These Are the Most Common Prison Weapons

February 28th 2016

The United States is the country with the most incarcerated citizens in the world, and that dubious distinction comes with many problems. One major one: The violence that results from having so many people behind bars, which leads to overcrowding, especially in private prisons, which are motivated to crowd as many inmates into a facility as possible to increase profitability.

california state prisonWikimedia/California Department of Corrections - wikimedia.org

An overcrowded prison can elevate tensions among inmates, who find themselves with little breathing room. A prison that is also poorly managed can mean the likelihood of violence is higher.

"Correctional facilities that experience higher-than-average rates of violence and disorder are also characterized by poor management and/or a negative organizational culture," Don Hummer, an associate professor of public affairs at Pennsylvania State University, Harrisburg, and co-author of "The Culture of Prison Violence," told ATTN:.

Since inmates have little to think about besides what's happening within the prison's walls, they can become very focused on the relationships and conflicts around them, Hummer said. That can lead to violence, and though prisoners are supposed to be unarmed, they are resourceful in devising weapons to attack fellow inmates. Below are some of the most common weapons they come up with.

1. The shank

Wikimedia/istolethetv - wikimedia.org

Hummer said the shank is probably the most common weapon. A shank is typically a metal or plastic object used like a knife. It can be made from anything: scrap metal found in a workshop, a plastic utensil, a toothbrush.

Inmates can attach razor blades to objects like a comb or a toothbrush to create something like a knife to slash someone. Or an inmate can whittle a toothbrush to give it a sharp edge or point. Hummer said inmates will often use the masonry walls of the cell to sharpen metal objects.

2. The lock in a sock

padlockPixabay/Mcability - pixabay.com

An easy and deadly weapon can be made by putting a padlock inside a long sock and swinging it like a mace. Prisoners always have socks, and many prisons have locker rooms in which every inmate has access to a padlock.

This kind of weapon can easily crack someone's skull, according to reports. Critics question whether prisons should issue padlocks to inmates.

3. The paper club

paper clubWikimedia/Majorly - wikimedia.org

"A simple, common weapon found in prison is very tightly rolled paper," Hummer said. "The paper is moistened (usually via the sink or toilet water in cells), added to, and continuously rolled to the point where, when dried, it can become almost as hard as a solid wooden club."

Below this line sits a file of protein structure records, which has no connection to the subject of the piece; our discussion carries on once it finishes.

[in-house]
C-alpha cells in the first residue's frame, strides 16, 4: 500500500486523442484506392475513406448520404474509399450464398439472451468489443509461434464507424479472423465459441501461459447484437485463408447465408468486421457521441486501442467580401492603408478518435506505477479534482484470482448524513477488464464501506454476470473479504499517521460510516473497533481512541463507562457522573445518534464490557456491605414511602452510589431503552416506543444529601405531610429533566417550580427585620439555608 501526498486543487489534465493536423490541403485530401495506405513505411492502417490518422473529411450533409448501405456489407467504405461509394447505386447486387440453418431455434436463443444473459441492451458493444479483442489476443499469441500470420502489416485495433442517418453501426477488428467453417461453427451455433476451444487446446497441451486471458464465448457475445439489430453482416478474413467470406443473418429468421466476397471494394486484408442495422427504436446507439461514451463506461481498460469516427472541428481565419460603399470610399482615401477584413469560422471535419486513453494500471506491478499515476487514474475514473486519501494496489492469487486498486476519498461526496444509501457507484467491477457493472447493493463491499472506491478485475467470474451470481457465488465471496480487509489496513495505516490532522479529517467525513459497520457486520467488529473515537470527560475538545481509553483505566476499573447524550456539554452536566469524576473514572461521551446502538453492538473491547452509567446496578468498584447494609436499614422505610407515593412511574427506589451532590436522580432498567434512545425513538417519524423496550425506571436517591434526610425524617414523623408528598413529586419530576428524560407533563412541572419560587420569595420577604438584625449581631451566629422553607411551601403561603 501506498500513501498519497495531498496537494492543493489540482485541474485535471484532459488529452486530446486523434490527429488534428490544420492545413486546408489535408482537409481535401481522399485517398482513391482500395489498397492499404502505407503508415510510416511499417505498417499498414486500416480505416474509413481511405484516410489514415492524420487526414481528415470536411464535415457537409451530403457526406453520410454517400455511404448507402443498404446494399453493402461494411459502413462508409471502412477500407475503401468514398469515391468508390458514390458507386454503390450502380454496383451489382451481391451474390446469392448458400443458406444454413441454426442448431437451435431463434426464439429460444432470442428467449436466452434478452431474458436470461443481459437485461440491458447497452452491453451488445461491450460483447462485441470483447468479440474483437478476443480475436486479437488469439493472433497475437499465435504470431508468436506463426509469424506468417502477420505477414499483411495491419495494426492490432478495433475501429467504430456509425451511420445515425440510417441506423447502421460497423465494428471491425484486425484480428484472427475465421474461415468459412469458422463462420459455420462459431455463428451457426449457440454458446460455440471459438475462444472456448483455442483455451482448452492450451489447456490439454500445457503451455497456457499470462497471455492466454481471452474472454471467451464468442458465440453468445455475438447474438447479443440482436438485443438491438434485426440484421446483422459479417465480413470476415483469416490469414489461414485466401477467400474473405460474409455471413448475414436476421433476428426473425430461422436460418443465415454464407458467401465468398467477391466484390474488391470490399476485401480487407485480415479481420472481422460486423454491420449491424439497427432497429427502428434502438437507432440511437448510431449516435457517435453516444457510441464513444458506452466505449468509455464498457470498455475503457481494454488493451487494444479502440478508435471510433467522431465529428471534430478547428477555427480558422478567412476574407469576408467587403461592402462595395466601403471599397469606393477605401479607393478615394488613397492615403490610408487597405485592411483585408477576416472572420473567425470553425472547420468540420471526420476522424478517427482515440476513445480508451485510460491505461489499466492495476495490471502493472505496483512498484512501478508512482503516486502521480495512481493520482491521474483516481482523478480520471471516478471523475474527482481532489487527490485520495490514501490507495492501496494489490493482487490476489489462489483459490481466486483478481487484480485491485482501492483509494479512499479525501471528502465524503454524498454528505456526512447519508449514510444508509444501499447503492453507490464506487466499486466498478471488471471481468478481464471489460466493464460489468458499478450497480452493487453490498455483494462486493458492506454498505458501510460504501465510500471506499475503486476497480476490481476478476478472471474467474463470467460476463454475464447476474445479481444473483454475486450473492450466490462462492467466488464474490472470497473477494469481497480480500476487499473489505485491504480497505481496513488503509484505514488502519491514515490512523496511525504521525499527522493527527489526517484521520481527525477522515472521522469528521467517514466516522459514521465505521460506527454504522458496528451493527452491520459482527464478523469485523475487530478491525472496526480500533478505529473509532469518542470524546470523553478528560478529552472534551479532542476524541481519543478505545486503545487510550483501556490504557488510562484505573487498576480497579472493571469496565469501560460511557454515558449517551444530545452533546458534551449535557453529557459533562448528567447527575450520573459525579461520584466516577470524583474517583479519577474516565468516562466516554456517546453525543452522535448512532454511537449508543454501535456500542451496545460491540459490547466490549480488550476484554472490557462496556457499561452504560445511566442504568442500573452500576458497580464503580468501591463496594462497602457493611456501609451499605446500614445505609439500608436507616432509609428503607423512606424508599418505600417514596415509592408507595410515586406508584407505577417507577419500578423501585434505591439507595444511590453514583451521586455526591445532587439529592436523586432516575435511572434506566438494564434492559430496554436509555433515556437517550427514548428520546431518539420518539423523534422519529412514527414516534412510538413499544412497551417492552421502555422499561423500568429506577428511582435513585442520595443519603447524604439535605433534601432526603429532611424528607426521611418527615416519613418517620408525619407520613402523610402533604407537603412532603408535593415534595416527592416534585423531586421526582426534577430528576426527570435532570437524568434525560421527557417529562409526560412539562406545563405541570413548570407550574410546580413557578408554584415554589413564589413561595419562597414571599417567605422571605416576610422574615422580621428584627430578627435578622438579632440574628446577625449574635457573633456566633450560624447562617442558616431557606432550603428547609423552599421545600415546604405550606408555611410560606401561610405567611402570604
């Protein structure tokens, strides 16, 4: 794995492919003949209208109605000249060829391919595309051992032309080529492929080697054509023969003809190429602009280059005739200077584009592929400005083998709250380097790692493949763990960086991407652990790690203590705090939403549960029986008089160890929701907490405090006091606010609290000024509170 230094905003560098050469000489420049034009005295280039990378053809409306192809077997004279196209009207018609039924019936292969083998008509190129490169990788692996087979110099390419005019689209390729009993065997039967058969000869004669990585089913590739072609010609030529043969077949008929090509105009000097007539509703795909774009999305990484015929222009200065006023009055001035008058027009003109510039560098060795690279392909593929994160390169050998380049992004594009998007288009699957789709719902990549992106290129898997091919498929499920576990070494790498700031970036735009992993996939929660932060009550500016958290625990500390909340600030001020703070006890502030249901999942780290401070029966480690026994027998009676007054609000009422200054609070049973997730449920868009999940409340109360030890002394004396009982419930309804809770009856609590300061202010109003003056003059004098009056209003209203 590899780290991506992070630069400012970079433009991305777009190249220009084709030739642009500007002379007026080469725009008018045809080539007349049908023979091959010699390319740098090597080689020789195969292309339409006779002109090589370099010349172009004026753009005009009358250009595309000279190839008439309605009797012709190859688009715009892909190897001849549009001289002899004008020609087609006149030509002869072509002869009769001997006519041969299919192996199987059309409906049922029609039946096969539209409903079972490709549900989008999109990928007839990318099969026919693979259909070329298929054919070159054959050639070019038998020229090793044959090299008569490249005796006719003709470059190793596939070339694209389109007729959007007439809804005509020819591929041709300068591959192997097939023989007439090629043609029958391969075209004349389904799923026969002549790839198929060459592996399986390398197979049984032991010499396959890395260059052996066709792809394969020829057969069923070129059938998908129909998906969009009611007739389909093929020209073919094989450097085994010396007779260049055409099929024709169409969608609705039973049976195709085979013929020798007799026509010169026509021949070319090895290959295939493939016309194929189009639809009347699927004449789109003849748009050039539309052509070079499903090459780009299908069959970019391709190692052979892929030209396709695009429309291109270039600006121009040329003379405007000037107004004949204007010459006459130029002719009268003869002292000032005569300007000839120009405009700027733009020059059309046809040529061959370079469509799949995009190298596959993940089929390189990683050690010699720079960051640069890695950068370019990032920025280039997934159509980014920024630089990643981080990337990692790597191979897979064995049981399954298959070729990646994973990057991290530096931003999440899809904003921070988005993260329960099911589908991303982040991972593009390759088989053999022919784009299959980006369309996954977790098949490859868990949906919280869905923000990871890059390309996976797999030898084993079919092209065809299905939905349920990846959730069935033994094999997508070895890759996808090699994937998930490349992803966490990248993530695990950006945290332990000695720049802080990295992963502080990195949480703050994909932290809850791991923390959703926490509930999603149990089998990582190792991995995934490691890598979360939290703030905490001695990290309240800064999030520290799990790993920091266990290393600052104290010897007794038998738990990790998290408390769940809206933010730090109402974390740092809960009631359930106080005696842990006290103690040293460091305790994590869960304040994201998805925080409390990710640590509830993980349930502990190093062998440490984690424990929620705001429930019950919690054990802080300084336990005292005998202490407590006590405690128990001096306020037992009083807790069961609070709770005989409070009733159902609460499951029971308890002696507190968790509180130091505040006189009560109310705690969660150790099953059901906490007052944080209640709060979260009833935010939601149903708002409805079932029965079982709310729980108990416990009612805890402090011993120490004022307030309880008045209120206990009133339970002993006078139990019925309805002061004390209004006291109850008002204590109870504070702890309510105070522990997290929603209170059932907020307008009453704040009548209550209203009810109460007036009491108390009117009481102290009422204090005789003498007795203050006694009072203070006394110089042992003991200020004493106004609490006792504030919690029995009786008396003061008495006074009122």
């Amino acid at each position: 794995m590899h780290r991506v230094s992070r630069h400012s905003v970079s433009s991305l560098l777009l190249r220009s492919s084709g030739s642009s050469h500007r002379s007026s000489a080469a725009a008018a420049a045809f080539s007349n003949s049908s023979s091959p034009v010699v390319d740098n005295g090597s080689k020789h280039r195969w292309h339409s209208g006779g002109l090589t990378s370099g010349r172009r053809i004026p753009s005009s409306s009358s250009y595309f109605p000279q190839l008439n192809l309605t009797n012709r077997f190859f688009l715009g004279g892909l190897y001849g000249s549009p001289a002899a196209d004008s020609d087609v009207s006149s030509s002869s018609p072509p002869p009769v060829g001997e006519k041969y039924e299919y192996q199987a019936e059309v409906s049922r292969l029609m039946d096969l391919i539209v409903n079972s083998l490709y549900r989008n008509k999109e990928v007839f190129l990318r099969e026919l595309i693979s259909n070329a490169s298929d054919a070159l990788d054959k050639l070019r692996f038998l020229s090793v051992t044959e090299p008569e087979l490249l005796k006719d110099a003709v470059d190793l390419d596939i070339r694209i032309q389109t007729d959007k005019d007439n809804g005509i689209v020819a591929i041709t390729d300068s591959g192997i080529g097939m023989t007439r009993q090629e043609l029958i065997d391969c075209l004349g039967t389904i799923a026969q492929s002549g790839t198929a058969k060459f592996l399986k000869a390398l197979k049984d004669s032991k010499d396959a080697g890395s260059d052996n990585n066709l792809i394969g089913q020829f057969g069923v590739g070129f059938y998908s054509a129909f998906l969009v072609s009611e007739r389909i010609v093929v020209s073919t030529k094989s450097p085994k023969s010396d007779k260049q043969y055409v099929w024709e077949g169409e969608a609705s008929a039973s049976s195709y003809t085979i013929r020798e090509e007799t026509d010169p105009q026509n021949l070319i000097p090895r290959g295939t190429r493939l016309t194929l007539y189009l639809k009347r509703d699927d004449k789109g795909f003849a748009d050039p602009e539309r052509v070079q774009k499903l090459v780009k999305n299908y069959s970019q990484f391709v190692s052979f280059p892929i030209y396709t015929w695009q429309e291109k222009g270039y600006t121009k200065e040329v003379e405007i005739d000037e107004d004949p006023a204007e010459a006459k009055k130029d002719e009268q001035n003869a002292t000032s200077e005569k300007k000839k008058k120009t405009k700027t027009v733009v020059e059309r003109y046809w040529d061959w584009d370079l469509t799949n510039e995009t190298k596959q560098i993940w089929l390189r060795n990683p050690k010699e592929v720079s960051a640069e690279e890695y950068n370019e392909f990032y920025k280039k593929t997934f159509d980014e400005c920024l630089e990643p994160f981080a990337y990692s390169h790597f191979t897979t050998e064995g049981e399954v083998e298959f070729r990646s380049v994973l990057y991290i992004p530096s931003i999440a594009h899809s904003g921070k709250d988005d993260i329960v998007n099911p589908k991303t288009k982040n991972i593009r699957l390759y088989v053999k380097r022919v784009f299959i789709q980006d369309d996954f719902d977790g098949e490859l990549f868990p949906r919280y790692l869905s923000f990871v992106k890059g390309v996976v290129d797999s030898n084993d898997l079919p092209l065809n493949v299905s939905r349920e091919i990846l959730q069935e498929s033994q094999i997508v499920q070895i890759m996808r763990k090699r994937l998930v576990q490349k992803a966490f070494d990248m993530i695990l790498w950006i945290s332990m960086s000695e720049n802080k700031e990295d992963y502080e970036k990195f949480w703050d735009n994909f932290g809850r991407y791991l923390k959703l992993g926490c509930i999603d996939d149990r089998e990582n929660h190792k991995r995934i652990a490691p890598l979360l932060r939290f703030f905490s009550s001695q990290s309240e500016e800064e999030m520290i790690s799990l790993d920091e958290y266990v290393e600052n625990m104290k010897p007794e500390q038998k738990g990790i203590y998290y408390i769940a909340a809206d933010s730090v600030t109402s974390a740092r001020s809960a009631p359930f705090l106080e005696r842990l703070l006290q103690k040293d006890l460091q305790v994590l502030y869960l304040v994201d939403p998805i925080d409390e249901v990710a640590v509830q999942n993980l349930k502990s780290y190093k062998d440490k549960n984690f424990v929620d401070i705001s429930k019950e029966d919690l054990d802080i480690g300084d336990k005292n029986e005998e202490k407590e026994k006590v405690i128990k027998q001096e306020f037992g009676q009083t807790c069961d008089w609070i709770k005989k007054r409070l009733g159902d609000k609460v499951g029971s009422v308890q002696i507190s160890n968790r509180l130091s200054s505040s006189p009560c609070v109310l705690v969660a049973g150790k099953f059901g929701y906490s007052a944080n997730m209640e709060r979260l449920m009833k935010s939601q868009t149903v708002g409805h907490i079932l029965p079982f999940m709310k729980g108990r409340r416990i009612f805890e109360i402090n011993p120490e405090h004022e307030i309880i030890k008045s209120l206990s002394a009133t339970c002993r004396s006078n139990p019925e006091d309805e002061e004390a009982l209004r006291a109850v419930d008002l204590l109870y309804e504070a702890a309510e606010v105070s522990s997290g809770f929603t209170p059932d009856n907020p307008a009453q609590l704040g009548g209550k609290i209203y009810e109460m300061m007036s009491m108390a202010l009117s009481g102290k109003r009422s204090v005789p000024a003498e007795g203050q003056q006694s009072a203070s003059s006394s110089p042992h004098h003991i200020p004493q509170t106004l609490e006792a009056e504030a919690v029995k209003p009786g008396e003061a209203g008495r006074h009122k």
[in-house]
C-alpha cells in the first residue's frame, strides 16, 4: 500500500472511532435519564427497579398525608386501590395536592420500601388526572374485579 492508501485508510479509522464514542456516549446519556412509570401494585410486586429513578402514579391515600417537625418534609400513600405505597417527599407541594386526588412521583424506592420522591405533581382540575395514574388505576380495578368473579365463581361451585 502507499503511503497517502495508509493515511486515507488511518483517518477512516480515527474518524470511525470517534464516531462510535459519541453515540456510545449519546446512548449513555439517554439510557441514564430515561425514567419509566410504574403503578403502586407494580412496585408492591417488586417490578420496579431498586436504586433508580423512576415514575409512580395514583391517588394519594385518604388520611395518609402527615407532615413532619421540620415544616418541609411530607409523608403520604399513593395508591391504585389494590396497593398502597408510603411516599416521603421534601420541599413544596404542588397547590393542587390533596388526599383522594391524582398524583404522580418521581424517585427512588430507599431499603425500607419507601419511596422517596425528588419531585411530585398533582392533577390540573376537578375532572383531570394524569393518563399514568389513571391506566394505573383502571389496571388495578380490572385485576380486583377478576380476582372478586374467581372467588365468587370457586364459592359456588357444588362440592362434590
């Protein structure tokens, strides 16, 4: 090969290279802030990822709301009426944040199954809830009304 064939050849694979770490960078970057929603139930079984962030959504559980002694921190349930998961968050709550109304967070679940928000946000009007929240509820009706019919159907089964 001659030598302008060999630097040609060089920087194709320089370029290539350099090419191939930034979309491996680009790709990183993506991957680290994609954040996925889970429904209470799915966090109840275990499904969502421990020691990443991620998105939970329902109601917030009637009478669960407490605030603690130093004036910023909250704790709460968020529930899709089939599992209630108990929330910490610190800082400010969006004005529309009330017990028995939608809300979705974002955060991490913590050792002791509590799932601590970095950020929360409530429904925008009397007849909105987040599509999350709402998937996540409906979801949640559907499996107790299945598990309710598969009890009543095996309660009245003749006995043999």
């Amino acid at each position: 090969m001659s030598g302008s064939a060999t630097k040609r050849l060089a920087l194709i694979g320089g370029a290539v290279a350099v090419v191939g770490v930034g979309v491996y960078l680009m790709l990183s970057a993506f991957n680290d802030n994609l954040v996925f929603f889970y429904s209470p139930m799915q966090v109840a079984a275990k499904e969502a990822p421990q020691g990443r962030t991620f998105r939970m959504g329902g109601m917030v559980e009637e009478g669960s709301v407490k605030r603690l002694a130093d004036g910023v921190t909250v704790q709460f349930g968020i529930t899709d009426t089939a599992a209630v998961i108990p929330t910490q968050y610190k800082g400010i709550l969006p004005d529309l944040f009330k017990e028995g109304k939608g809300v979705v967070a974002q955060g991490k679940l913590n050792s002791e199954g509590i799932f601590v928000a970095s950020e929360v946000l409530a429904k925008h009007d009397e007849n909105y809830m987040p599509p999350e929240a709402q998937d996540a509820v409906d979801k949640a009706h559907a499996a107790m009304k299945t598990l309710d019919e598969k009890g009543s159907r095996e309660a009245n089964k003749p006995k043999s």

A paper club resembles what was called the Millwall brick (pictured above), a stealth paper weapon used by soccer fans to attack each other at games in England during the 1960s and '70s.

4. Wires and floss

wiresWikimedia/Zureks - wikimedia.org

Any thin, long string can be used like a garrote to choke someone. It's why prison guards worry about giving inmates dental floss.

Floss can also be used to saw through a prison's bars if employed over a long period of time.

5. Can tops

can topsPixabay/mnplatypus - pixabay.com

When the top of a tin can is removed, it becomes a jagged piece of metal that a prisoner can use to hurt someone. Such weapons are popular in New York women's prisons, according to the New York Daily News.

Inmates purchase canned foods from a commissary and keep the can lids for use as weapons afterwards. The tops of cans may also be used for chopping food in prison, so it can be difficult for a guard to guess why someone has one.

How to reduce prison violence.

To reduce prison violence, ensure that prison management is vigilant and resolves conflicts peacefully before they get out of hand, Hummer advised. "We found that a management style that is proactive, takes inmate and staff grievances seriously, sets an example for all in the facility about how the institution should operate, and does not tolerate rule violations by either inmates or staff can significantly reduce disorder," he said.

Every prison has its own culture and intricacies, but proactive prison management can help in most places, Hummer added. Considering prisoners don't even need weapons to hurt each other, or themselves, there's little chance all violence will be stopped. Reducing overcrowding and addressing conflicts early could save lives.

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